There is no training ground in small- and medium-size markets for female hosts, Glass says. “Some program directors are afraid to give them a chance.”
“ESPN is a good brand. It has good, knowledgeable talent,” Glass says. “If the talent could be better presented, it could be to stick to the texture of what they are talking about. Other than that, when they have a guest — they shine.”
But when they don’t, it sometimes sounds as though it’s some guys entertaining each other instead of the listener, he says.
Glass does not believe in making callers an important part of ESPN programming. “A St. Louis caller talking about the Cardinals — how does that maximize callers in Pittsburgh?,” Glass asks.
Callers are an important part of programming, Gilbert says. “They are not at ESPN. That is fair to say. Those are the kinds of things we have to look at and evaluate.”
The changes that Gilbert says can be counted on might mean a slight trade-off: A little more of this for a little less of that. But if the ESPN radio network isn’t broken, why try to fix itâ¢ Sometimes, the best trades in sports are the ones you never make.
Stationed in Pittsburgh
None of the four Pittsburgh-area television station news departments — KDKA (Channel 2), WPGH (Channel 53), WPXI (Channel 11) and WTAE (Channel 4) — have local reporters in the Middle East covering the war. They will use lots of network coverage during these first few days with cut-ins for local news and reports from their respective Washington, D.C., bureaus.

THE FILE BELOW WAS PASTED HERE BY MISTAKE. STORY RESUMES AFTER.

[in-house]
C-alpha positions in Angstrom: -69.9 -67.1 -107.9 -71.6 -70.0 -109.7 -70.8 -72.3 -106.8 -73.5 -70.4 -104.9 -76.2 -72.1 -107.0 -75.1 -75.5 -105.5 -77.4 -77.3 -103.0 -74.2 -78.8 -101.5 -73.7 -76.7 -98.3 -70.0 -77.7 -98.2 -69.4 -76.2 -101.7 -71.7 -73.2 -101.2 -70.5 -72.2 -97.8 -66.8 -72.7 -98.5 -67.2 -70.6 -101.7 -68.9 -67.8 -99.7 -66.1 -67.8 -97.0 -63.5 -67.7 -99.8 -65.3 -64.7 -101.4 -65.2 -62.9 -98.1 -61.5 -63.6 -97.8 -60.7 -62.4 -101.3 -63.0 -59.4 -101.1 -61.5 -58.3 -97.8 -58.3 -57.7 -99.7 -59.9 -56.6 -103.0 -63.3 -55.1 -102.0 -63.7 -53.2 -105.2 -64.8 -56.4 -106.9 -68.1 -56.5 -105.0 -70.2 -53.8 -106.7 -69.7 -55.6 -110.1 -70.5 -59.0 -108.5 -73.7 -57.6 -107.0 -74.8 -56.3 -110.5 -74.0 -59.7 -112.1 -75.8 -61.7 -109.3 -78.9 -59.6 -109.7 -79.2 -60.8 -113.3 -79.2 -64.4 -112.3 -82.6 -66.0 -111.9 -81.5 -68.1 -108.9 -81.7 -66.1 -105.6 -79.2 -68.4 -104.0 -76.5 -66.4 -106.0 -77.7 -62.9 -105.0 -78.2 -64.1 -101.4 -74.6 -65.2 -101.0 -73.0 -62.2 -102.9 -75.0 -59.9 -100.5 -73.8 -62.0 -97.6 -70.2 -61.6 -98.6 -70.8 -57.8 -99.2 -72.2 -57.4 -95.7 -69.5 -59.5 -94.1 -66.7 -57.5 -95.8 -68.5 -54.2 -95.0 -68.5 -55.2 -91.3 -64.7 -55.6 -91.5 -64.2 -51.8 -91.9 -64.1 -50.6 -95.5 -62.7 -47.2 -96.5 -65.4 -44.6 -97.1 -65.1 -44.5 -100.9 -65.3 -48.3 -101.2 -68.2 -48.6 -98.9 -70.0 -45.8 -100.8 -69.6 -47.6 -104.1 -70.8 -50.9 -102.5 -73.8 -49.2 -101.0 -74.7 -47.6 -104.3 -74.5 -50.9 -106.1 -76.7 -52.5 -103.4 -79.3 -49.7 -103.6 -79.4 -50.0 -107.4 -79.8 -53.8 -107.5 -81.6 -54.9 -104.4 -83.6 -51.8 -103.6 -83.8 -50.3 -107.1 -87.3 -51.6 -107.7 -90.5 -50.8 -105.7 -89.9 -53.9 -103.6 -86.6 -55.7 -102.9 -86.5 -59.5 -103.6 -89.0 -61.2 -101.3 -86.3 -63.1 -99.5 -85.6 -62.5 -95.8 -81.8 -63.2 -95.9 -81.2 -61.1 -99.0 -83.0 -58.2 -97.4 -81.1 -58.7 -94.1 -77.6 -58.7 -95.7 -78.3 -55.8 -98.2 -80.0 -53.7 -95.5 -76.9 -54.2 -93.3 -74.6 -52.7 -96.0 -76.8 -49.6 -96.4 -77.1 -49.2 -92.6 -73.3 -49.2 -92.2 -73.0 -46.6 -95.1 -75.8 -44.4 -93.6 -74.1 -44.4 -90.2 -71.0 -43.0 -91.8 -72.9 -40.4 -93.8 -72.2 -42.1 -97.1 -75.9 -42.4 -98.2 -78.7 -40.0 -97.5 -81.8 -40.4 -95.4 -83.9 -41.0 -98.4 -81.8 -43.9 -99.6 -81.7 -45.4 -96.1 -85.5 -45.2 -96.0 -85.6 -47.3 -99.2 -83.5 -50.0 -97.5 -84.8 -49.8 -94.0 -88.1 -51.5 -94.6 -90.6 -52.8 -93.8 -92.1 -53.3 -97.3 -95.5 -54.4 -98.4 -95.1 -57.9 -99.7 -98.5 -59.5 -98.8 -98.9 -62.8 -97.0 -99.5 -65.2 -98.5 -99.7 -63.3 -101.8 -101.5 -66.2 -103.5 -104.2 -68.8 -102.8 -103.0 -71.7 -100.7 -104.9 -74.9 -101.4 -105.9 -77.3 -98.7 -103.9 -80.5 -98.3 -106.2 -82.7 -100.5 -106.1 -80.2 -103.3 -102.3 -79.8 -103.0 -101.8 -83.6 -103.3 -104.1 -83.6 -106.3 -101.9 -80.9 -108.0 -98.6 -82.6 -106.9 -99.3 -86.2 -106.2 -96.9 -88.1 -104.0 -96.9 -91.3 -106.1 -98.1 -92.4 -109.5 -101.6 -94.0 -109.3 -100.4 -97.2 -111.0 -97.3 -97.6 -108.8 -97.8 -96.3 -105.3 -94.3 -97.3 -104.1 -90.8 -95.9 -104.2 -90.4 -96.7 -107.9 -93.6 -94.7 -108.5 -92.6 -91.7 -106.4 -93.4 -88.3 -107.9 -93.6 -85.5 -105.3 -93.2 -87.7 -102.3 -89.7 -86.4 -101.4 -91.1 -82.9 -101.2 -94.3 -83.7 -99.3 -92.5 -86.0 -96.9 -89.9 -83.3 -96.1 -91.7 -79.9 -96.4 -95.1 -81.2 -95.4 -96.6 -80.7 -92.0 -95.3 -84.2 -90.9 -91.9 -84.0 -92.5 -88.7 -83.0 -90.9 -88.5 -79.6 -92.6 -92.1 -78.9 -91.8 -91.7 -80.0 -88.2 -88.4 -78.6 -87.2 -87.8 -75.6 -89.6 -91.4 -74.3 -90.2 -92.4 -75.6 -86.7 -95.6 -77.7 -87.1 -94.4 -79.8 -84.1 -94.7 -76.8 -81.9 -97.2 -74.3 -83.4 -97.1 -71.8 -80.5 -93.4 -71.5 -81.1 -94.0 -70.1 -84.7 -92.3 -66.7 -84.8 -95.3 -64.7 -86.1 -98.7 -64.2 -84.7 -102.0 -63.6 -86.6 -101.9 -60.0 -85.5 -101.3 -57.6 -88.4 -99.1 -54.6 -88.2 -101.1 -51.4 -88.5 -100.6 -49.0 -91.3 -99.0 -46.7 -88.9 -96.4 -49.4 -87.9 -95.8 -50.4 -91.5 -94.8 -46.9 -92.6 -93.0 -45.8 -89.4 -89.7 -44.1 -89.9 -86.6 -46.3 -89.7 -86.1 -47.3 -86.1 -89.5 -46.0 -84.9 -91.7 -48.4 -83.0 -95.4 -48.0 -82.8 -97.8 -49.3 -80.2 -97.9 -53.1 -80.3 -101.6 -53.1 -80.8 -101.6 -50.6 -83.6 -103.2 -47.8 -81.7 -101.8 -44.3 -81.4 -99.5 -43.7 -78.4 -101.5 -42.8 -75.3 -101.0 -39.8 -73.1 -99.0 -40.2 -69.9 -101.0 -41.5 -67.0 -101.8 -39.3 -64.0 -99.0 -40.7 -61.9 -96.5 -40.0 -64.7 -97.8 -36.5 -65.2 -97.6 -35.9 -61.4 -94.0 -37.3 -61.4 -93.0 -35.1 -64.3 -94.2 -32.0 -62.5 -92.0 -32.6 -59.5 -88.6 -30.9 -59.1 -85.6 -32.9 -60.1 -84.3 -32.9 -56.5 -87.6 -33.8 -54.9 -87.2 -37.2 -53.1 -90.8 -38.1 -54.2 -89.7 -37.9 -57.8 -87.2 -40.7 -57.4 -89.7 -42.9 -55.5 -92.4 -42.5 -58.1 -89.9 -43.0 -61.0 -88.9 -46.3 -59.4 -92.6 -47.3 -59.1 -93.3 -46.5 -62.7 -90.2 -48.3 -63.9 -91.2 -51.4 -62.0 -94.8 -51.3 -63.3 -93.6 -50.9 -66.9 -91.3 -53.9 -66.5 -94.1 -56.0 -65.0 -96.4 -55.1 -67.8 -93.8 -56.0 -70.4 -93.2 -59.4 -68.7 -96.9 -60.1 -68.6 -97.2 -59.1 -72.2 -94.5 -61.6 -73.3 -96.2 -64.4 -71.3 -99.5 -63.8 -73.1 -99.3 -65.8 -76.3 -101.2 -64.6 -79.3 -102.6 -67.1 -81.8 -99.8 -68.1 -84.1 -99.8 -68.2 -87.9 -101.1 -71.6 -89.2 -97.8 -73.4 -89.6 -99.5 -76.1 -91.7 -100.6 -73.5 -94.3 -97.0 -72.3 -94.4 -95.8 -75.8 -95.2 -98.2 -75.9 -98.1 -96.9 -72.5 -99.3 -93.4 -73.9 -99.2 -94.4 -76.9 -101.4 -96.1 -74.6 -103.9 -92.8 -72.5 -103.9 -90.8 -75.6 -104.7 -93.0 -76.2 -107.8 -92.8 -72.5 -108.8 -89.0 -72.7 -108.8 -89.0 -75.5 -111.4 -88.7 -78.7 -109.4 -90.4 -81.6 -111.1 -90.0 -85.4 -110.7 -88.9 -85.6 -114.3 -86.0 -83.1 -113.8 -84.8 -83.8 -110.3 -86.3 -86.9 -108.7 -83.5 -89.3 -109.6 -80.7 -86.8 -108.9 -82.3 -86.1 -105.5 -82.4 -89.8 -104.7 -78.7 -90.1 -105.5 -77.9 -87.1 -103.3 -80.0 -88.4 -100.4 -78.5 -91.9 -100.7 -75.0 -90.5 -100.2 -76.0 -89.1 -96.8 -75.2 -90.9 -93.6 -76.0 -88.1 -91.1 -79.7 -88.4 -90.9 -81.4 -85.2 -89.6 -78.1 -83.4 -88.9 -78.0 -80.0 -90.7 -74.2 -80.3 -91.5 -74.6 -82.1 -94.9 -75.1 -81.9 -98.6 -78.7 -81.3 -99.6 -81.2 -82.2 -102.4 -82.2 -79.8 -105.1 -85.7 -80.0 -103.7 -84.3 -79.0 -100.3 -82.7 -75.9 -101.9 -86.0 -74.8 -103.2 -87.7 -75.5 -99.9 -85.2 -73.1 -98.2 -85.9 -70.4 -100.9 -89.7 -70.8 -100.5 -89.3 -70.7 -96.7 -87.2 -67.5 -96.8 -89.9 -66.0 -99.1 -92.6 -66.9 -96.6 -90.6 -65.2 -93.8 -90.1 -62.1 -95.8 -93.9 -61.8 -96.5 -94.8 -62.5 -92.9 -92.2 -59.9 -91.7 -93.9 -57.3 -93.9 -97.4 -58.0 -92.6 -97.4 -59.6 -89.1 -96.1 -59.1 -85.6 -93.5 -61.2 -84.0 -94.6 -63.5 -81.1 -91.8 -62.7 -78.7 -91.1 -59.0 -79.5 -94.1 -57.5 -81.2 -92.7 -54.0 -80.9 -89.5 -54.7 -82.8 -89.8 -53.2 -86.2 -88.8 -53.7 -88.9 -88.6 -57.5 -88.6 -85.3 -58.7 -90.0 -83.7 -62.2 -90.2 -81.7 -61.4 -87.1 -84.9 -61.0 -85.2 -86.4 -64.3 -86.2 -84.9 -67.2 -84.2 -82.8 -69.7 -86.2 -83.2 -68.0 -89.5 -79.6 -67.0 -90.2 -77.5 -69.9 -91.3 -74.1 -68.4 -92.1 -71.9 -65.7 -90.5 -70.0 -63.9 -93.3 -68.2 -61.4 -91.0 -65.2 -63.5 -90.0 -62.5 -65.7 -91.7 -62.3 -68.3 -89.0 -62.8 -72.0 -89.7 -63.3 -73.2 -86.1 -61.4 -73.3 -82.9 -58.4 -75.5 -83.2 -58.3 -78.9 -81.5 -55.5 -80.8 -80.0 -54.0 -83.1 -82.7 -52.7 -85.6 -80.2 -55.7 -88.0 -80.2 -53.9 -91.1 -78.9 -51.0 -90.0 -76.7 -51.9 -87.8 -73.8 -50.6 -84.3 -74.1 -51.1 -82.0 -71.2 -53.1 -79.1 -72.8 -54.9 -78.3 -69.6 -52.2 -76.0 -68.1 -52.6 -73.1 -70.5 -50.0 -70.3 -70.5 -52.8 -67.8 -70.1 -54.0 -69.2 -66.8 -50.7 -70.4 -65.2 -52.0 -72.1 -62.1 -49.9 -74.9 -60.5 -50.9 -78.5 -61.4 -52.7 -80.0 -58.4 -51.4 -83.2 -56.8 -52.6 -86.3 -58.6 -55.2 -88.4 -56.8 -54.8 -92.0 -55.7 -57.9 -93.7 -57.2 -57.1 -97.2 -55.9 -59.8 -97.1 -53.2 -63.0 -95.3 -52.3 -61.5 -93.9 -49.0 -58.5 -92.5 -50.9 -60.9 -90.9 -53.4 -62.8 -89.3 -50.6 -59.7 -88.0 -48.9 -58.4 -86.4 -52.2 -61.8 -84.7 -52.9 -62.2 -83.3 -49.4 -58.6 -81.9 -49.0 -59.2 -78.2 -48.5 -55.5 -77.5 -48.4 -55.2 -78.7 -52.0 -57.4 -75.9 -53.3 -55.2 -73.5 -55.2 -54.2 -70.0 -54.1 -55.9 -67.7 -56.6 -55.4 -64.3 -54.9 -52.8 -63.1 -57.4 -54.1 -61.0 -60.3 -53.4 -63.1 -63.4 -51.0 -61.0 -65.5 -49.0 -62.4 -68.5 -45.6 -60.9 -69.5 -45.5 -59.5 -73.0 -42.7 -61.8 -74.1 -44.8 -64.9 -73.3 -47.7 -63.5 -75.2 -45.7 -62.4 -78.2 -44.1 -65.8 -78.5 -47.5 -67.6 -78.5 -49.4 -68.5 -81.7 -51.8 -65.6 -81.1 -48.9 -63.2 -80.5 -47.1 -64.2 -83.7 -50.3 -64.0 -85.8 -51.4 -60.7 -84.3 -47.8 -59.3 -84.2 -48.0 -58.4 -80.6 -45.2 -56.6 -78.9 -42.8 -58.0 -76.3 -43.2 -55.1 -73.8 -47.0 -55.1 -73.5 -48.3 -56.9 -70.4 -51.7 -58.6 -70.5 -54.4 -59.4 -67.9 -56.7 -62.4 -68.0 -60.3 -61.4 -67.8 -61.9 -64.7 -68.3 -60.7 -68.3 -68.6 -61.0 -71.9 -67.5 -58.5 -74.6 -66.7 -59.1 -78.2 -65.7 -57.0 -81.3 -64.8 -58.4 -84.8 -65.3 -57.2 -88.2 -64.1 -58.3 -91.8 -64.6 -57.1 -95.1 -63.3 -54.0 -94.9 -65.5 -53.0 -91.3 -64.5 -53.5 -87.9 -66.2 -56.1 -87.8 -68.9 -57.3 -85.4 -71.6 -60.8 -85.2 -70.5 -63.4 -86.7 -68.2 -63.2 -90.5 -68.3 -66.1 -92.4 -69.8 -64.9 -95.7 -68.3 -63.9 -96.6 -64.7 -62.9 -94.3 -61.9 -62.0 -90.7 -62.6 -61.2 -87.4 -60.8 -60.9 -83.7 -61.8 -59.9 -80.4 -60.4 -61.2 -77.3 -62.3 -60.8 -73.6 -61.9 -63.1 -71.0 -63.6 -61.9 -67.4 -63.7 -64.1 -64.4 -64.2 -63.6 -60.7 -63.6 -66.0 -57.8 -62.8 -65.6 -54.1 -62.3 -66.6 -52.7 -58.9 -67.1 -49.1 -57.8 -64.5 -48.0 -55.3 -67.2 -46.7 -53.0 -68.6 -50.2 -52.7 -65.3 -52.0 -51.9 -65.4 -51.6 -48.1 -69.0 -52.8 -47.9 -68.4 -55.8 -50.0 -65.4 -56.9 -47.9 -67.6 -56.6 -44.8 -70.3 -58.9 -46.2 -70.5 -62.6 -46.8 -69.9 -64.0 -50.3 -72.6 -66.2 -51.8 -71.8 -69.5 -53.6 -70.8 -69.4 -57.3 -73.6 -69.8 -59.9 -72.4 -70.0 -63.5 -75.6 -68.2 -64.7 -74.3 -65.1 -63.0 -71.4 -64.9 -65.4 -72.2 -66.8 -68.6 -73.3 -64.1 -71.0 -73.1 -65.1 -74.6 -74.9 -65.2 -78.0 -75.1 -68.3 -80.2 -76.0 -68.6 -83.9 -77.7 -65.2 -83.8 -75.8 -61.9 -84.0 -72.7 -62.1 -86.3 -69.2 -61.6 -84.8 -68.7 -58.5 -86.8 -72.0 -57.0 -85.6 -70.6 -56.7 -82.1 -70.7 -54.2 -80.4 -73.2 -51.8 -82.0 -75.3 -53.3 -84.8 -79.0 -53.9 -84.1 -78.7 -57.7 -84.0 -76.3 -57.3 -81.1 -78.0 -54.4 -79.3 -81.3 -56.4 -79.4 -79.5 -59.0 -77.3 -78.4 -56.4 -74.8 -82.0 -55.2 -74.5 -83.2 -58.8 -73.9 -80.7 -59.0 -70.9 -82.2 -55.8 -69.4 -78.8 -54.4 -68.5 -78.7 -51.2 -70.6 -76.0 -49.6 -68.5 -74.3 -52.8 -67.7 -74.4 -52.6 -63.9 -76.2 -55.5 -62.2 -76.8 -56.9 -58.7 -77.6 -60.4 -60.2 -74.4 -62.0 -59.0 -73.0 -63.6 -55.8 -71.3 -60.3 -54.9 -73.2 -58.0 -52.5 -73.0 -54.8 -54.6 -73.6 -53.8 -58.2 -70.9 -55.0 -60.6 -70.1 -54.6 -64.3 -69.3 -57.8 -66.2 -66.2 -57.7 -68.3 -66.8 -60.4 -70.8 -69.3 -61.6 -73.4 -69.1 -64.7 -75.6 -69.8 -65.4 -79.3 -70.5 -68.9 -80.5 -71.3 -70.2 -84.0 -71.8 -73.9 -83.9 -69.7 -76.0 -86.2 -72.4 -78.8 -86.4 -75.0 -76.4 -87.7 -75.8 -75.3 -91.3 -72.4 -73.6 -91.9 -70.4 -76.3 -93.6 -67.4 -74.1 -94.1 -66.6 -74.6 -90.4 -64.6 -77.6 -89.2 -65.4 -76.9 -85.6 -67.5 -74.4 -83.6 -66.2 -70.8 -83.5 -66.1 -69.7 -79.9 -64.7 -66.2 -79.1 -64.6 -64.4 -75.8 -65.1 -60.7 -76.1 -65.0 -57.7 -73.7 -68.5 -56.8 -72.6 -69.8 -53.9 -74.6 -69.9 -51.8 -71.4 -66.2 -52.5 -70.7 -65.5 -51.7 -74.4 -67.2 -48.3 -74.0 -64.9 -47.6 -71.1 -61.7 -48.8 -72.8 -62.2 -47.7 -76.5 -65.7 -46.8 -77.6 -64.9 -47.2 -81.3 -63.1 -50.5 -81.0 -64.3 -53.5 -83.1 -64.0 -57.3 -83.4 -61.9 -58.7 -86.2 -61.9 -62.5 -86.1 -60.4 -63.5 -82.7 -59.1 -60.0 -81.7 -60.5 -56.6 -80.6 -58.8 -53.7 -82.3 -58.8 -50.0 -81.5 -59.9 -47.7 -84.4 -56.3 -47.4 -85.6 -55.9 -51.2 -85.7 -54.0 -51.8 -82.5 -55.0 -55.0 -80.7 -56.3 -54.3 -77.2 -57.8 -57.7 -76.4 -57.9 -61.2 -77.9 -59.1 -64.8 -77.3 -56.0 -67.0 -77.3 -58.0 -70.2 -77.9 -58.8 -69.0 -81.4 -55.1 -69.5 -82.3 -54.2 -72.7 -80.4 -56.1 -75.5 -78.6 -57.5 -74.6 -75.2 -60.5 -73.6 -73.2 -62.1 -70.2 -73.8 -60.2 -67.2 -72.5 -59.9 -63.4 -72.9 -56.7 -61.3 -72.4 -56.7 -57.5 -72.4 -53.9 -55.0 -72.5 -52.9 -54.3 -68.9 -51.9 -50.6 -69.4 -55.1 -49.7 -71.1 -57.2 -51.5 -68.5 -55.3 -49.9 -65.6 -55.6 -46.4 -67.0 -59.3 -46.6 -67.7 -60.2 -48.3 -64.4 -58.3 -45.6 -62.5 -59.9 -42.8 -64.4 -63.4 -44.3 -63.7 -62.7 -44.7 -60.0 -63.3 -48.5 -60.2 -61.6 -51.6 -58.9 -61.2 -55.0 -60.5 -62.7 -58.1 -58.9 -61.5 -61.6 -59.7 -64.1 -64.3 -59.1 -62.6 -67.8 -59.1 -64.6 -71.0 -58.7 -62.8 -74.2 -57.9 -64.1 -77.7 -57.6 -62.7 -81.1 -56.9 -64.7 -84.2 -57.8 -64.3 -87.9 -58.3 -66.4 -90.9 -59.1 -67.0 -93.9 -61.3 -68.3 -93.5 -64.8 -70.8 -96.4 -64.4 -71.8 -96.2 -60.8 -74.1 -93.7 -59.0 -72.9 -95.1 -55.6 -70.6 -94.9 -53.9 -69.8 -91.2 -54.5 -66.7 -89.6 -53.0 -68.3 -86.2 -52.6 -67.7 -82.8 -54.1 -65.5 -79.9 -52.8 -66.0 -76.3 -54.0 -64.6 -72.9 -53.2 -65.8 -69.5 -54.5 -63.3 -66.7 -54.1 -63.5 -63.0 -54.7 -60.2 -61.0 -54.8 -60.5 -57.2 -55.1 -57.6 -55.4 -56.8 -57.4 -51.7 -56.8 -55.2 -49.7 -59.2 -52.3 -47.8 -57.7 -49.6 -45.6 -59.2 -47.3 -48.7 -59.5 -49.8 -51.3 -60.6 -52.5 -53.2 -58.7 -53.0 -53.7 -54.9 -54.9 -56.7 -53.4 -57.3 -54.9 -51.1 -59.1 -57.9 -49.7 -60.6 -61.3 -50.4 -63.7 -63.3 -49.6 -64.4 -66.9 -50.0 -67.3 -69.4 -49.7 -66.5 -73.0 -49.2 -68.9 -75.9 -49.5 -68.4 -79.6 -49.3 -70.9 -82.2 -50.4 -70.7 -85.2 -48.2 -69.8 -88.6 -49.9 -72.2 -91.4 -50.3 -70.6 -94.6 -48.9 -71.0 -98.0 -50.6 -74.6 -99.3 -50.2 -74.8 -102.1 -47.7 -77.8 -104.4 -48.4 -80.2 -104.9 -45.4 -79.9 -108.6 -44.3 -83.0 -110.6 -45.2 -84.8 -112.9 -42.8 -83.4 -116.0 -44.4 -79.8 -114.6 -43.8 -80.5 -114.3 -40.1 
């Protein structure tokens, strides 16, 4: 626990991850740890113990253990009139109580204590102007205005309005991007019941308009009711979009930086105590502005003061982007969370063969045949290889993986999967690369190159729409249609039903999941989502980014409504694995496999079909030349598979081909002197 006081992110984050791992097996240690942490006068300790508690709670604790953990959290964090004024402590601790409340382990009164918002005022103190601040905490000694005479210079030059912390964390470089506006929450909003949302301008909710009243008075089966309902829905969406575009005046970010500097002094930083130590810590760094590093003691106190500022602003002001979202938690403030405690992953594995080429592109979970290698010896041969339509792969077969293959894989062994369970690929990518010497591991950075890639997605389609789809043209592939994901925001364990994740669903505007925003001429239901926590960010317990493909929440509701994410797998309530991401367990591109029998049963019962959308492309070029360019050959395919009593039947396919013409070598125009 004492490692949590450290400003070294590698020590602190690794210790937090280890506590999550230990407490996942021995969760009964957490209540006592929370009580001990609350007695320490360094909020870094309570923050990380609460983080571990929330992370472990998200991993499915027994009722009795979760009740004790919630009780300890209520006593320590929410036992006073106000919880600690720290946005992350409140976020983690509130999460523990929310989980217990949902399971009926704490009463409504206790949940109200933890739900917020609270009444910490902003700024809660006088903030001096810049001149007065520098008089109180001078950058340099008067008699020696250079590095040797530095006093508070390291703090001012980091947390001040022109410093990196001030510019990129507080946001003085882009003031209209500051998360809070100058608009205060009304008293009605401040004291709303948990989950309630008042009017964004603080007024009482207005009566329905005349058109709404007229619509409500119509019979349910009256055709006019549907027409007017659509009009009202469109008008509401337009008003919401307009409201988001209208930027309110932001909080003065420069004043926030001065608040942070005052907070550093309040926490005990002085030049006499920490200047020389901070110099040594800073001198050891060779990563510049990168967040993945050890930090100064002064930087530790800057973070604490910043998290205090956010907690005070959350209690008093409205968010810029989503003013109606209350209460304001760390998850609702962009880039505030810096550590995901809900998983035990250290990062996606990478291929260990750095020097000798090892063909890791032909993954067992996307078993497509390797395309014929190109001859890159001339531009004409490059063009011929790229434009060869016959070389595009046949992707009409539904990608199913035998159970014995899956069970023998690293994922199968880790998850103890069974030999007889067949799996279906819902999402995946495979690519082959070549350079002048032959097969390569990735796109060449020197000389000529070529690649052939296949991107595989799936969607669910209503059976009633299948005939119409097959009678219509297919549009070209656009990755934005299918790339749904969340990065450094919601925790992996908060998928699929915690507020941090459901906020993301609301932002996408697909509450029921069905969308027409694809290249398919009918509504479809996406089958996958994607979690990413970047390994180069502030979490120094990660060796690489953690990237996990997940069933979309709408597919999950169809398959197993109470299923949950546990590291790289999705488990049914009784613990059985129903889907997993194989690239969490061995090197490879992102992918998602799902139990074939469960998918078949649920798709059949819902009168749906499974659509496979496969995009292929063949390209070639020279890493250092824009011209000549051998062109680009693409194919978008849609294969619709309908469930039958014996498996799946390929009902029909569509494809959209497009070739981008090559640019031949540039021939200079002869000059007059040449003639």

Cable news channel CNN is the only American network with regular employees to file live reports from Baghdad, according to trade publication Television Week. Channel-surf across the dial just once to compare news coverage, and you will see that CNN offers the most compelling coverage — by far.
Rush to other stations
Listeners to the Rush Limbaugh show, which airs from noon to 3 p.m. weekdays on 50,000-watt KDKA (1020 AM), might want to slide up or down the dial when Pittsburgh Pirates baseball broadcasts pre-empt “El Rush-bo.”
There are two other 50,000-watt stations near Pittsburgh that carry Limbaugh: WKBN (570 AM) in Youngstown, Ohio, and WWVA (1170 AM) in Wheeling, W.Va.
Come on down
Jody Lias, a Point Park College public relations major, was a contestant on the game show “The Price is Right.” You can see how the Wampum, Pa., native did at 11 a.m. Thursday on KDKA (Channel 2).
Robinson Township’s Janet Luisi sold about half of her 2,074 “Latin Dance Shrink Your Pants” exercise video tapes Tuesday on the QVC cable shopping channel. She has not been told whether she will be invited back to sell what’s left.
Republican state Sen. Jeff Piccola and Democrat state Rep. Michael Sturla will debate the merits of Gov. Ed Rendell’s budget at 1:30 p.m. Saturday on WBGN (Channel 59).
An offer you can’t refuse
Several nationally known Italian Americans will be featured at a dinner fund-raiser at the Crown Plaza hotel in Moon on March 30 for the “Memories of Italy” radio program. McMurray’s Angie Alampi will host the show, which will air from 11 a.m. to 1 p.m. Saturday on WZUM (1590 AM). Details: (724) 941-3119.
Pittsburgh Pirates announcer Lanny Frattare and KDKA (Channel 2) news anchor Patrice King Brown are the Pittsburgh Radio and Television Club 2003 honorees for “Outstanding Achievement in Broadcasting.”
See a radio show
Marty Minto, who hosts a radio talk show from 3 to 6 p.m. weekdays on WORD (101.5 FM), kicks off his “College World Tour” with a live broadcast of his show Wednesday at Geneva College in Beaver Falls.
Getting a read
“The Saturday Light Brigade,” hosted by Larry Berger and Bill Lucker from 6 to 10 a.m. Saturdays on WYEP (91.3 FM), will speak with Dallas Dileo, manager of the Carnegie Library, to kick off the Community Book Club to help make reading fundamental for children and adults.